Human sexuality can also be understood as part of the social life of humans, governed by implied rules of behaviour and the status quo. Thus, it is claimed, sexuality influences social norms and society in turn influences the manner in which sexuality can be expressed. Since the invention of the mass media, sexuality has further moulded the environments in which we live; it comes to be distilled (often into stereotypes) and then repeatedly expressed in commercialized forms such as print, audio and film.
Human sexuality is distinguished from gender identity. Gender identity is a more expansive set of roles than sexual identity. Gender can usually be moulded by the social environment to which one is exposed as a child, e.g. an authority figure giving a little boy a toy truck to play with, and a girl a doll. Human physiology and gender moulding thus makes certain forms of sexual expression possible or even likely, but it does not predict that future sexual behaviour will be regarded as 'gender appropriate'.
Human sexual choices are usually made using current cultural norms. For example; some may choose to abstain from sex before marriage because their religion forbids such actions. In some cultures it may be acceptable for a man to have many wives, while in others bigamy or polygamy is frowned upon. Those who wish to express a dissident sexuality often form sub-cultures, within the main culture.
Theories of Human Sexuality
One study supporting sociobiological understandings of human sexuality found evidence for this in the responses of heterosexual men to "cheating" by their female partners. If their female partners cheated with a man, they are less likely to continue dating her, than if she cheated with a woman. This suggests that the bigger issue with cheating - for men - is not the sexual or emotional intimacy but the threat to paternity; men do not want to be cuckolded into raising another man's child.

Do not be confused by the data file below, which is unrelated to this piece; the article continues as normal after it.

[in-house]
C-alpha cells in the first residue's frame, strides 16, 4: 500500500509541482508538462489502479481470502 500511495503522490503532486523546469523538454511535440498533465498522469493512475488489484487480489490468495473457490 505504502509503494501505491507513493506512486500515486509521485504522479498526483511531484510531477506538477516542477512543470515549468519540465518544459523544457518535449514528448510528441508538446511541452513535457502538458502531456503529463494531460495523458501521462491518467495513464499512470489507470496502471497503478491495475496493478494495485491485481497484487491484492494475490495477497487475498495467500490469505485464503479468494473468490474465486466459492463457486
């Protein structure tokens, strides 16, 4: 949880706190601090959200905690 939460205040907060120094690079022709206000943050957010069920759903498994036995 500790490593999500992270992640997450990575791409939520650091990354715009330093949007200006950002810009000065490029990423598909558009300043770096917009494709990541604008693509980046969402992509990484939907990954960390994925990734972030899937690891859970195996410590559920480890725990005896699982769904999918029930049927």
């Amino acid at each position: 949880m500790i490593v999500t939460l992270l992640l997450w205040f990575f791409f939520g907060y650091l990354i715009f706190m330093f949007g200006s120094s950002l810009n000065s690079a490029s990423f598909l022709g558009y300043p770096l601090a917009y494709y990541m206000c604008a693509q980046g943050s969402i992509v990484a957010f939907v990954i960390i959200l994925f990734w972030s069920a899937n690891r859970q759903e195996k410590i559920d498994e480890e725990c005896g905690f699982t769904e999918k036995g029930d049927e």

Sexuality and the Life Course
Recent research has found that there is a genetic predisposition in 20 to 30 percent of Caucasian women for premenstrual dysphoric disorder (PMDD; commonly referred to as PMS). While the research was conducted on mice, mice and humans share the same gene. Basically, mice with this particular gene are more irritable and insecure during certain phases of their estrous cycle (the equivalent of the human menstrual cycle). Their memory is also impaired. These findings suggest that this may be part of the cause of PMDD in women with this gene variant.
Some groups have expressed concern over the effect of vaccinating young women against the Human papillomavirus, believing that it may increase their sexual activity as they may not be worried about contracting HPV. Recent research suggests vaccinating young women against HPV did not effect sexual activity. Adolescent females who had been vaccinated against HPV were no more or less likely to engage in sexual activity than were young women who were not vaccinated.
New parents (i.e., coparents of a newborn child) tend to experience a decline in sexual activity. While for some women, pain following childbirth may reduce sexual interest, for many people, the decline in sexual activity as new parents is primarily due to the stresses associated with caring for a newborn, including lack of sleep and the many other tasks that must be addressed with childcare.
Differences in Sexuality Between Men and Women
One notable difference between men and women when it comes to sexuality is men's greater interest in casual sex. Men are far more interested in casual sex than are women. Along with their greater interest in casual sex, men are less discriminating in their sexual partners than are women. Women are more likely to engage in casual sex when their potential male partner is extremely attractive, but substantially less so when their partner is even moderately attractive.